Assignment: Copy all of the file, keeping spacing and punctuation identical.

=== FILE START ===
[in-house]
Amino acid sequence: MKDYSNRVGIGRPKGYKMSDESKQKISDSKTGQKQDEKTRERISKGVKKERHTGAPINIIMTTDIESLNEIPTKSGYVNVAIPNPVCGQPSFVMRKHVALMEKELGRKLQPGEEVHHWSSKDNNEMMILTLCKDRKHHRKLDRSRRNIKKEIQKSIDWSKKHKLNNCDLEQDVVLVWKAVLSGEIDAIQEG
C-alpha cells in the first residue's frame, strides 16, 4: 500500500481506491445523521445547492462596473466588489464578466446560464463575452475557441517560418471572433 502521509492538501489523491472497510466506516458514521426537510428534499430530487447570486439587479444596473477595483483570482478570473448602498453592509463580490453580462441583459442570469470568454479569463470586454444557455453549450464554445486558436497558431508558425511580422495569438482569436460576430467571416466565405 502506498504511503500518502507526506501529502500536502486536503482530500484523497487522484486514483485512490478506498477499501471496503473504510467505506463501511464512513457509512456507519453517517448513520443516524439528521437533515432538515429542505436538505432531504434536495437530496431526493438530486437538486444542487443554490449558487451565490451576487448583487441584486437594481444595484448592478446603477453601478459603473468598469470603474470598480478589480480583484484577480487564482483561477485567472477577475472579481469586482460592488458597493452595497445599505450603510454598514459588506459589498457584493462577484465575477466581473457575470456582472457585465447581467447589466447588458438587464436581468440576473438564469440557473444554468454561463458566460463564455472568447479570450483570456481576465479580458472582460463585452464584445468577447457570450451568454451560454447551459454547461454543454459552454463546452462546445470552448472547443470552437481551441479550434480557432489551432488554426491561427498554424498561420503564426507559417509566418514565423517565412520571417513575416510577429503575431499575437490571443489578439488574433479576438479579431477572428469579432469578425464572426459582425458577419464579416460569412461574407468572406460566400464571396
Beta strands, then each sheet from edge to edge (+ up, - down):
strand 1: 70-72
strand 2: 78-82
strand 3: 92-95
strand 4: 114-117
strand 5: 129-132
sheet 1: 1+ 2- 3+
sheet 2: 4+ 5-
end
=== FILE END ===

[in-house]
Amino acid sequence: MKDYSNRVGIGRPKGYKMSDESKQKISDSKTGQKQDEKTRERISKGVKKERHTGAPINIIMTTDIESLNEIPTKSGYVNVAIPNPVCGQPSFVMRKHVALMEKELGRKLQPGEEVHHWSSKDNNEMMILTLCKDRKHHRKLDRSRRNIKKEIQKSIDWSKKHKLNNCDLEQDVVLVWKAVLSGEIDAIQEG
C-alpha cells in the first residue's frame, strides 16, 4: 500500500481506491445523521445547492462596473466588489464578466446560464463575452475557441517560418471572433 502521509492538501489523491472497510466506516458514521426537510428534499430530487447570486439587479444596473477595483483570482478570473448602498453592509463580490453580462441583459442570469470568454479569463470586454444557455453549450464554445486558436497558431508558425511580422495569438482569436460576430467571416466565405 502506498504511503500518502507526506501529502500536502486536503482530500484523497487522484486514483485512490478506498477499501471496503473504510467505506463501511464512513457509512456507519453517517448513520443516524439528521437533515432538515429542505436538505432531504434536495437530496431526493438530486437538486444542487443554490449558487451565490451576487448583487441584486437594481444595484448592478446603477453601478459603473468598469470603474470598480478589480480583484484577480487564482483561477485567472477577475472579481469586482460592488458597493452595497445599505450603510454598514459588506459589498457584493462577484465575477466581473457575470456582472457585465447581467447589466447588458438587464436581468440576473438564469440557473444554468454561463458566460463564455472568447479570450483570456481576465479580458472582460463585452464584445468577447457570450451568454451560454447551459454547461454543454459552454463546452462546445470552448472547443470552437481551441479550434480557432489551432488554426491561427498554424498561420503564426507559417509566418514565423517565412520571417513575416510577429503575431499575437490571443489578439488574433479576438479579431477572428469579432469578425464572426459582425458577419464579416460569412461574407468572406460566400464571396
Beta strands, then each sheet from edge to edge (+ up, - down):
strand 1: 70-72
strand 2: 78-82
strand 3: 92-95
strand 4: 114-117
strand 5: 129-132
sheet 1: 1+ 2- 3+
sheet 2: 4+ 5-
end